Soldiers celebrate safe return home

    Cheering crowds greeted close to 3000 members of the 50th Infantry Brigade Combat Team on the streets of Trenton today – the New Jersey National guard members celebrated their safe return from Iraq with a parade and welcome home ceremony.

    Cheering crowds greeted close to 3000 members of the 50th Infantry Brigade Combat Team on the streets of Trenton today – the New Jersey National guard members celebrated their safe return from Iraq with a parade and welcome home ceremony. Now that their nine-month tour of duty is over, soldiers face the challenges of reintegrating into civilian life.
    (Caption: A veteran of Pearl Harbor holds a flag as he watches National Guard members march past. Photos: Patrick Rumaker)

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    As soldiers return from deployment, they have to readjust to family life – and some will get to know new family members.

    welchmparde-nj-50th-infantry-091Augusta Melendez gave birth to daughter Lulu while her husband David was in Iraq. She says emails and video chats helped to keep her husband involved in family life while he was deployed – and they will work through the challenges of his transition:

    Melendez: We both know we just have to take it slow, and step by step, day by day, he is a great guy so I know he’ll be a great dad.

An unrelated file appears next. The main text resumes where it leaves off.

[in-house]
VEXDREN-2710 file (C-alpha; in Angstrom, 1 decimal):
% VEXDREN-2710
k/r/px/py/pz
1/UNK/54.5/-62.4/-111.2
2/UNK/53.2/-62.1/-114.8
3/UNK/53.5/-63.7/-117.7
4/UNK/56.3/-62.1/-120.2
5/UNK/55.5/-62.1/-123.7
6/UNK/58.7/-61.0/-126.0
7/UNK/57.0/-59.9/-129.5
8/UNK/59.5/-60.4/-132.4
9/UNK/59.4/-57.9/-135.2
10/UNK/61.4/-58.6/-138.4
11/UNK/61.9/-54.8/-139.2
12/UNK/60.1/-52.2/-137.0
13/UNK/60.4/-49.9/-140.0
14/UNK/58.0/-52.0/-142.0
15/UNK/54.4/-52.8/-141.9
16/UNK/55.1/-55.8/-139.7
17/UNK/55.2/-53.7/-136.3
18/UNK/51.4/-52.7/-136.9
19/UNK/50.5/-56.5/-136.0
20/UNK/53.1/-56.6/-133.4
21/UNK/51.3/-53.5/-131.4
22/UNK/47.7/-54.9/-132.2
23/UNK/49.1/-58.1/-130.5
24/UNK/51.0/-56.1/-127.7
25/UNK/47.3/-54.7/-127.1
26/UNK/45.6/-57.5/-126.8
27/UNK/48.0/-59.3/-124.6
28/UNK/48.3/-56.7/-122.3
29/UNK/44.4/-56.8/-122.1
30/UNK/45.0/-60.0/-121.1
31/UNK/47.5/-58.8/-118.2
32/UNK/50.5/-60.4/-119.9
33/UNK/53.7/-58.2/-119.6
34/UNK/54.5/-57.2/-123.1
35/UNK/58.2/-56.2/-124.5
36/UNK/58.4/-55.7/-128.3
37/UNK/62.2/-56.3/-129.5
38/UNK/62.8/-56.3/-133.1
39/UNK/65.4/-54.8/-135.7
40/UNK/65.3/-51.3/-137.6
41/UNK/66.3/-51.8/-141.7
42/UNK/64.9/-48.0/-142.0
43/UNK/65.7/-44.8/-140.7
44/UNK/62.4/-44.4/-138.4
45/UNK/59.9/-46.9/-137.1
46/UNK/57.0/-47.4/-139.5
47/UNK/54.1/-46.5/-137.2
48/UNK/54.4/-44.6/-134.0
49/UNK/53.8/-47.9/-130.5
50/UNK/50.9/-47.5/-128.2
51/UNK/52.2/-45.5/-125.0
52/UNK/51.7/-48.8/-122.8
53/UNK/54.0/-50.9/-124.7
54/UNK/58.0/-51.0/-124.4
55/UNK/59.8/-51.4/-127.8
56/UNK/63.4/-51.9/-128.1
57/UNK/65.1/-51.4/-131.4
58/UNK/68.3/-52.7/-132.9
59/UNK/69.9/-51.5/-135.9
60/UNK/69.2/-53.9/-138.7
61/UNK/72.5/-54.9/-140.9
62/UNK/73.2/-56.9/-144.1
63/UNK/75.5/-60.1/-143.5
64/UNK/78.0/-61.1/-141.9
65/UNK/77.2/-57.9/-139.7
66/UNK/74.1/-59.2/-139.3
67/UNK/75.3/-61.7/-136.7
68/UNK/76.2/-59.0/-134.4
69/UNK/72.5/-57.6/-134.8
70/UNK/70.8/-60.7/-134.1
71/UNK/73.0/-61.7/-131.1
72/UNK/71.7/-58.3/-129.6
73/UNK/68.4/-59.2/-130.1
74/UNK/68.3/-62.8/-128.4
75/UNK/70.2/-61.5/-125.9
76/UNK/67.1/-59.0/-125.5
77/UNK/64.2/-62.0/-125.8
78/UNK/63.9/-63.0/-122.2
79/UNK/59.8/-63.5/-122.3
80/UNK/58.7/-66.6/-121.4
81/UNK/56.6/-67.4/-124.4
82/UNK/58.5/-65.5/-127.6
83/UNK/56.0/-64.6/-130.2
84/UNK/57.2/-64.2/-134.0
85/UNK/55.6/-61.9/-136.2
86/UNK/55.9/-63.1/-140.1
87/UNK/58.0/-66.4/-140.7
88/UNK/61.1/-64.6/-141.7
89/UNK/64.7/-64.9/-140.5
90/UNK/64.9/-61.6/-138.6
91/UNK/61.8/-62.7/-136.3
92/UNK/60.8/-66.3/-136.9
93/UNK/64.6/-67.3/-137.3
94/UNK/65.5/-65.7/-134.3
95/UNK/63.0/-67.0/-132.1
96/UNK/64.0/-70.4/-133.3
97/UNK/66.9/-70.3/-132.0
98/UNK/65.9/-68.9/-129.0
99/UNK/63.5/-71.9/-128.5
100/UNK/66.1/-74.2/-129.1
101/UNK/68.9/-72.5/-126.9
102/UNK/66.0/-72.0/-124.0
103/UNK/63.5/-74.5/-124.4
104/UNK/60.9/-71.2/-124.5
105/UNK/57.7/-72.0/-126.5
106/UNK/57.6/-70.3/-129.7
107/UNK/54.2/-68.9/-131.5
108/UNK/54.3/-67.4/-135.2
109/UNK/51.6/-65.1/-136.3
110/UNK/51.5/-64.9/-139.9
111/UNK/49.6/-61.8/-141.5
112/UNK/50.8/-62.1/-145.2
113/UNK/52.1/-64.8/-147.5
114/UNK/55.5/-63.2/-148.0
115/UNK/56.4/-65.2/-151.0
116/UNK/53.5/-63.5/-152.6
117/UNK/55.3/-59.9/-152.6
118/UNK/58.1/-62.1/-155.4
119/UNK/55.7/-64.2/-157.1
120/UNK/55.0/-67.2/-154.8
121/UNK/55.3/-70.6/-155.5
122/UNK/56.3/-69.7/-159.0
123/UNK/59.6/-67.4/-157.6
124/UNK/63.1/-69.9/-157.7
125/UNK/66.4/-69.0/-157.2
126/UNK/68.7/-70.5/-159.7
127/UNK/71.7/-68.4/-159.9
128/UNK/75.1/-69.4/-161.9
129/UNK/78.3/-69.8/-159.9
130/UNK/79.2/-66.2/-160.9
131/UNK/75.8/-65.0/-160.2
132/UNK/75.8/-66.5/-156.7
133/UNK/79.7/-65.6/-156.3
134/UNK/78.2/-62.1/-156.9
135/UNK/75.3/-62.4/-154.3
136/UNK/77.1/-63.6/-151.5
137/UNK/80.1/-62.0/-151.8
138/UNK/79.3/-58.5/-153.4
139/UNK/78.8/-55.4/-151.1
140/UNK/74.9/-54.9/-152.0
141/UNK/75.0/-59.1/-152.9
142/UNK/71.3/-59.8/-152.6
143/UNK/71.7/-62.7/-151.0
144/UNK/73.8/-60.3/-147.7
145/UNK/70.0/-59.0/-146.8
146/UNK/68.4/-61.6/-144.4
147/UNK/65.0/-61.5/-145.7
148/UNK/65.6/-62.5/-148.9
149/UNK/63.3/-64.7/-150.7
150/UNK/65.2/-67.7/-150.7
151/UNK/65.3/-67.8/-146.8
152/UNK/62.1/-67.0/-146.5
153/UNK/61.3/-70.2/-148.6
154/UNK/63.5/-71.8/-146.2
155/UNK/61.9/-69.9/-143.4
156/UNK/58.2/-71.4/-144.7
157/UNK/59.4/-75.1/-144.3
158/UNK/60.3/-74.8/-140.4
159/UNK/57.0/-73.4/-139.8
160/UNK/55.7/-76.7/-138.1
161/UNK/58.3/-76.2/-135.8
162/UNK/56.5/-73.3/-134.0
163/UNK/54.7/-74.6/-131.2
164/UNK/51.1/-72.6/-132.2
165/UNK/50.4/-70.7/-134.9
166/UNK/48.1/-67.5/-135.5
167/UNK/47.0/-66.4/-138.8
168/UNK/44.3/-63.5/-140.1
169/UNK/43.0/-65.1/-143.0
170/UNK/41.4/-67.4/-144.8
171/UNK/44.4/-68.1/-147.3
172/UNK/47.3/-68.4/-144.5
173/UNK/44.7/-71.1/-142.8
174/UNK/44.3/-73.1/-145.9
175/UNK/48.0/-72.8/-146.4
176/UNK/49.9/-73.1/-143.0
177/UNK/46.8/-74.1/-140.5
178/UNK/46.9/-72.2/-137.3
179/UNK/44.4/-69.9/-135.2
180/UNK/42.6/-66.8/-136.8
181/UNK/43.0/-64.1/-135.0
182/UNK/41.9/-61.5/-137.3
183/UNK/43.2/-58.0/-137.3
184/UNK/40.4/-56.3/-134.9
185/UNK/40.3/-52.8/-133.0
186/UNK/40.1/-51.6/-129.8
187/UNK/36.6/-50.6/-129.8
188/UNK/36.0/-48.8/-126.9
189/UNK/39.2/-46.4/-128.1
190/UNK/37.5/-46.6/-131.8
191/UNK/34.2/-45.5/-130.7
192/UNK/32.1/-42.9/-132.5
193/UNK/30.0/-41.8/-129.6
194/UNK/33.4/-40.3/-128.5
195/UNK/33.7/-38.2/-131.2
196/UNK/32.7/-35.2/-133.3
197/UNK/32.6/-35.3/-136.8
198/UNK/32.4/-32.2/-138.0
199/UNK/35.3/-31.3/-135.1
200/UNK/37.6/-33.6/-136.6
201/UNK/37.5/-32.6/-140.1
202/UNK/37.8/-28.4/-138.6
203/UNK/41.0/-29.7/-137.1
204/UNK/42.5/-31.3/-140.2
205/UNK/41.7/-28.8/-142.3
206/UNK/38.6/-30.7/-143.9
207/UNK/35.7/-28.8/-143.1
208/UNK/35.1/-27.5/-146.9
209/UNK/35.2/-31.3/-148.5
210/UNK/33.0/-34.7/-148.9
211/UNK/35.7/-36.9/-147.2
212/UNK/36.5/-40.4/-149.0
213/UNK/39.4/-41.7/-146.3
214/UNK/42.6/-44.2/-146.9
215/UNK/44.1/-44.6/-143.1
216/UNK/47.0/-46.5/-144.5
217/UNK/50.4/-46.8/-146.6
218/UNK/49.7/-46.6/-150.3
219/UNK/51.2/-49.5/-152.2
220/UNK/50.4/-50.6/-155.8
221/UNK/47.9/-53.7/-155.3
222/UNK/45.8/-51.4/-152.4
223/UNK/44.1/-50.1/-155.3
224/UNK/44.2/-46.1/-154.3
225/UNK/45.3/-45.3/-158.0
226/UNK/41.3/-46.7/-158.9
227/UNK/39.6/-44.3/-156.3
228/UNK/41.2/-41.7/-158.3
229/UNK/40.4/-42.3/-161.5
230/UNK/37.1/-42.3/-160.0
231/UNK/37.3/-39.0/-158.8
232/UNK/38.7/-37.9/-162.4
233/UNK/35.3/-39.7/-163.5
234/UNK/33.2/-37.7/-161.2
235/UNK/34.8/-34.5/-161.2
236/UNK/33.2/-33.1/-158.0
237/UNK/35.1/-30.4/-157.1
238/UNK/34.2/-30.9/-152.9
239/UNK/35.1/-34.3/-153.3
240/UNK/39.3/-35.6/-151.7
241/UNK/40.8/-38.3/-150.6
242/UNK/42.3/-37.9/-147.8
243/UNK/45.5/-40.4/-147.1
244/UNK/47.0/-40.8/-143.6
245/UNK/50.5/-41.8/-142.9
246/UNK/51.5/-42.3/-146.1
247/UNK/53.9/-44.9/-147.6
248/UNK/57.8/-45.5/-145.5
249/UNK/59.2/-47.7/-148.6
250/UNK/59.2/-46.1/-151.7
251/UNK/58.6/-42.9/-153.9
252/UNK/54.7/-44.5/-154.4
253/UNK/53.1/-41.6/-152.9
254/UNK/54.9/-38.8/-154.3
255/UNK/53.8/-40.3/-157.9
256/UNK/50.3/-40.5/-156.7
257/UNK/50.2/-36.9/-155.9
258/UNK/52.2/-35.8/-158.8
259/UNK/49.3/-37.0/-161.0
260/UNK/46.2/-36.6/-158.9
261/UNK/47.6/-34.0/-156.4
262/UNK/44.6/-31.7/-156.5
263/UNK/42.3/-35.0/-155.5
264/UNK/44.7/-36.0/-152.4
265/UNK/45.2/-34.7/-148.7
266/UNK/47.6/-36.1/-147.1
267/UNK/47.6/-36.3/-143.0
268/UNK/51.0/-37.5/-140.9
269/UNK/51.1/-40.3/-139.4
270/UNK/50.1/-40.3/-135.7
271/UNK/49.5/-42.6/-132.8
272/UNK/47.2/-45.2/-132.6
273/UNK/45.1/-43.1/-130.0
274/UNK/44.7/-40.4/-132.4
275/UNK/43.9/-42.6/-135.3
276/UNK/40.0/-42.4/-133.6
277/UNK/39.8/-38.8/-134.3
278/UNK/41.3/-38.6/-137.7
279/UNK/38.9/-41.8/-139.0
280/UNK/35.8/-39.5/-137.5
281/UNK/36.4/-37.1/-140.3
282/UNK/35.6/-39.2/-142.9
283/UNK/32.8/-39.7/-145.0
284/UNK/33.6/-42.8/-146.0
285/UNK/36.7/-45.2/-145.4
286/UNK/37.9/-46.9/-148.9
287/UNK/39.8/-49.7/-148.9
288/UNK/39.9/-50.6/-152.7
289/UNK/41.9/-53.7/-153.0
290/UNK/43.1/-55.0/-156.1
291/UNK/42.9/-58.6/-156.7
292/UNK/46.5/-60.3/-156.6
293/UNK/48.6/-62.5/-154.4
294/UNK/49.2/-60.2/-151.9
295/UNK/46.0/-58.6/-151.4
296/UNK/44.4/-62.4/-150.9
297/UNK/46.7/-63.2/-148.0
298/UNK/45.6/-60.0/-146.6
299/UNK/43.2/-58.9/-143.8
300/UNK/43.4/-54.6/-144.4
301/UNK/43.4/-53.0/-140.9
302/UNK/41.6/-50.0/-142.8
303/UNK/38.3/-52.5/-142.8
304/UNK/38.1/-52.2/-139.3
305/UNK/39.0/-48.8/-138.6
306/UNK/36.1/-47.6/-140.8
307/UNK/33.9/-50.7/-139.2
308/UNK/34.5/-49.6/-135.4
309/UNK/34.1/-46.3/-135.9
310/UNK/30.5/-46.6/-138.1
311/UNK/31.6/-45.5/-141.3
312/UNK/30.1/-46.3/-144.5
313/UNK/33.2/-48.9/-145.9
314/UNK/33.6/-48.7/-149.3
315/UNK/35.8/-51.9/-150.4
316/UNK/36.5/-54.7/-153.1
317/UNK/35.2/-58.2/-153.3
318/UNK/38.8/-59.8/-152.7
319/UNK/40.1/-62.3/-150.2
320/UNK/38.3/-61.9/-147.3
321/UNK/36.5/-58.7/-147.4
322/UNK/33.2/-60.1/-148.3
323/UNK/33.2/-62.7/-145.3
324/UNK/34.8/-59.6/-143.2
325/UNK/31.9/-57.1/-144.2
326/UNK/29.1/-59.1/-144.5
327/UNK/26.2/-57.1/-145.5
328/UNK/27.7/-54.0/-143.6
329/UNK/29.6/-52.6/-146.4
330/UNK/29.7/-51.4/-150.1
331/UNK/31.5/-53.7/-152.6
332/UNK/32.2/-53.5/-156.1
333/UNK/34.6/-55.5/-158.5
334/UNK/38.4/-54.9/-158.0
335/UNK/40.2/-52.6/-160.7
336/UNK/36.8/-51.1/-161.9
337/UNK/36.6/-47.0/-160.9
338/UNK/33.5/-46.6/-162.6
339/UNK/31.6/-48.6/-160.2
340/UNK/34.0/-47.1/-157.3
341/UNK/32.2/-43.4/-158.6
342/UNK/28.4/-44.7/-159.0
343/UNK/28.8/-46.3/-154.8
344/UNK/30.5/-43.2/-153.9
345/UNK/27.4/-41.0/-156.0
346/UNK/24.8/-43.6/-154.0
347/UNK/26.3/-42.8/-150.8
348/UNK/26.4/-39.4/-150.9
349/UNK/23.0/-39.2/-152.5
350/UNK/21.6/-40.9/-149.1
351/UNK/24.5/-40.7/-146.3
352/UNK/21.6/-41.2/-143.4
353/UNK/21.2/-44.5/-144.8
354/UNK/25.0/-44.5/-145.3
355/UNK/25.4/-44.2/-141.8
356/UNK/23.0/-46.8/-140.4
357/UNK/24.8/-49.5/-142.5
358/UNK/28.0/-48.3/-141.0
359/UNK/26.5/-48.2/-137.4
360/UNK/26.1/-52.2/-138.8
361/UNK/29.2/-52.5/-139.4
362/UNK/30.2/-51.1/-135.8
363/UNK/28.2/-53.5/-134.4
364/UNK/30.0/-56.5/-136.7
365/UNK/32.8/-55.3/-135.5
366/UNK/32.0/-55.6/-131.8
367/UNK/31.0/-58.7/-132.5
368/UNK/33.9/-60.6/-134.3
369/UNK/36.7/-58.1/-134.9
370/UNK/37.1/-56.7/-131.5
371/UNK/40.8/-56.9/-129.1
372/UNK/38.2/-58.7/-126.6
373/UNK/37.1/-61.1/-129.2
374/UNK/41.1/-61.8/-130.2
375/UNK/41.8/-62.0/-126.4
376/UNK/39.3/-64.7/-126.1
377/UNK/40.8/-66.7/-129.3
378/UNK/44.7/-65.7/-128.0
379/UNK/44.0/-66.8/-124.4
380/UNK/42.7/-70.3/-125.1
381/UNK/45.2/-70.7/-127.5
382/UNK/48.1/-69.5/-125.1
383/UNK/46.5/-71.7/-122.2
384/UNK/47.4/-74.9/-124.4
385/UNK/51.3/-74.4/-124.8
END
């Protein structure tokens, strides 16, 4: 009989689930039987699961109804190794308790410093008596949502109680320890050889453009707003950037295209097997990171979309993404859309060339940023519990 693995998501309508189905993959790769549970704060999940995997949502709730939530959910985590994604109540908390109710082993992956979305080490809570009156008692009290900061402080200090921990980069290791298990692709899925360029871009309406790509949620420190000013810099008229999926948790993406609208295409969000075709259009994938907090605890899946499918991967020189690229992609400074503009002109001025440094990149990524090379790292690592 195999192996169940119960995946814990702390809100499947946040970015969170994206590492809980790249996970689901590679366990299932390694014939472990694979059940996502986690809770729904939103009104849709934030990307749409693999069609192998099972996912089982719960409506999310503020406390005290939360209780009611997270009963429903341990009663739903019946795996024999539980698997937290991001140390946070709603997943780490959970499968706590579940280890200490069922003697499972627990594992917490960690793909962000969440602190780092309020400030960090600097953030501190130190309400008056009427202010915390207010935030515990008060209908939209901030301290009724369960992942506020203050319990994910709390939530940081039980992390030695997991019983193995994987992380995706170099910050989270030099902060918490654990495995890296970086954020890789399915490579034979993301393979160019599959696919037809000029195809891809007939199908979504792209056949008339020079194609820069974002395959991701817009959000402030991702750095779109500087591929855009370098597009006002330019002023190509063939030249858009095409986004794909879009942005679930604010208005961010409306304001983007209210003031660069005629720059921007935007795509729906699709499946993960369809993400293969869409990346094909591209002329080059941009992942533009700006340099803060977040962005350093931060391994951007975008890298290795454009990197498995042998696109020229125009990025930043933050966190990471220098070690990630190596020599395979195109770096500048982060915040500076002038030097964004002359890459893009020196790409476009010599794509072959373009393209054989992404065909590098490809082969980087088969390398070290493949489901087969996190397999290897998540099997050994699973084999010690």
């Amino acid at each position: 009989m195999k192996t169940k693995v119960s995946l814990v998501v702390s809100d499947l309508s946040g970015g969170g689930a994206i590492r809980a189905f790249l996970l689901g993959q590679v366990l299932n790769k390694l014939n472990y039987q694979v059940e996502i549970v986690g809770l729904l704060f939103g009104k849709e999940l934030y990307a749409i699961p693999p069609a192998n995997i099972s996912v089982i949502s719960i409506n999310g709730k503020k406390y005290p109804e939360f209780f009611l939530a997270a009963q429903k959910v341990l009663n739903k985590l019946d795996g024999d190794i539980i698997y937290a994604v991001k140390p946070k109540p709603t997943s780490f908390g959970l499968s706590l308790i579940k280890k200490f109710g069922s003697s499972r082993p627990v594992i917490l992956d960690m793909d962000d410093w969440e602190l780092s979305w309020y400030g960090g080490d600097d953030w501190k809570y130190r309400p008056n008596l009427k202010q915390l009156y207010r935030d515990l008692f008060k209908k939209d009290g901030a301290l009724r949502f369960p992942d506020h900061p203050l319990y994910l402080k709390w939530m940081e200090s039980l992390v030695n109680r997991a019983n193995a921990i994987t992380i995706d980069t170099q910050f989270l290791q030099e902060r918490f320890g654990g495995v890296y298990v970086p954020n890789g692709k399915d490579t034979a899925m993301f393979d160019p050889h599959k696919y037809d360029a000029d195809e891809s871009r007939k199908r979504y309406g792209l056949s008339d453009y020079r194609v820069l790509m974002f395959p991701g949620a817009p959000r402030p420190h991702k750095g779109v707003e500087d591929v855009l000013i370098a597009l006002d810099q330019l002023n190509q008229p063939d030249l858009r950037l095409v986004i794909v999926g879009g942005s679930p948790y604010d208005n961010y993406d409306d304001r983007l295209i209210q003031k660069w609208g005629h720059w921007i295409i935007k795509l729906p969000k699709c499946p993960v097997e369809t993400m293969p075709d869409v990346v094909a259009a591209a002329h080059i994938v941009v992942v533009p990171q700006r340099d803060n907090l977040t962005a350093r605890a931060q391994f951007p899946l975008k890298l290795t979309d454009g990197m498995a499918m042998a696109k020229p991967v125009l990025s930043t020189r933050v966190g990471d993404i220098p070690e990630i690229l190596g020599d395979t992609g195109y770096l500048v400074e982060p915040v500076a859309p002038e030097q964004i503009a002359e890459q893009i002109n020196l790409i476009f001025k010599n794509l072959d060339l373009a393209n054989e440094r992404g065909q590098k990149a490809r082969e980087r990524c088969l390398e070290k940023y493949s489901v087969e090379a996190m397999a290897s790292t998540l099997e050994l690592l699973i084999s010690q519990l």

Along with family members and supporters, mental health workers from New Jersey’s department of human services attended the parade. They distributed information about post traumatic stress disorder, encouraging soldiers to seek help for possible mental health issues.

    welchmparde-nj-50th-infantry-086Ellen Lovejoy of New Jersey’s department of human services says it is important that soldiers feel comfortable in reaching out for help:

    Lovejoy: We just want to make sure that the troops and their families fight the stigma that unfairly is attached to seeking help for mental health and get the services that can really help them recover and re-integrate.

    Lovejoy says New Jersey’s Council on Mental Health Stigma has launched an awareness campaign and trained counselors to help returning soldiers experiencing mental health issues.

    welchmparde-nj-50th-infantry-206Among the cheering crowds, Donna Betterfield was anxiously scanning the passing troops for her son, 22 year old Corporal John Granger. She says this day brings big relief:

    Betterfield: I’m happy that he is home, I’m happy that all the troops are coming home I’m very proud of my son, this is a very emotional time for me, it’s been a hard year, and I’m just really, I’m happy.

    Along with Betterfield’s son, all members of the unit returned home safely. While in Iraq, they provided security for convoys and guarded detainees.

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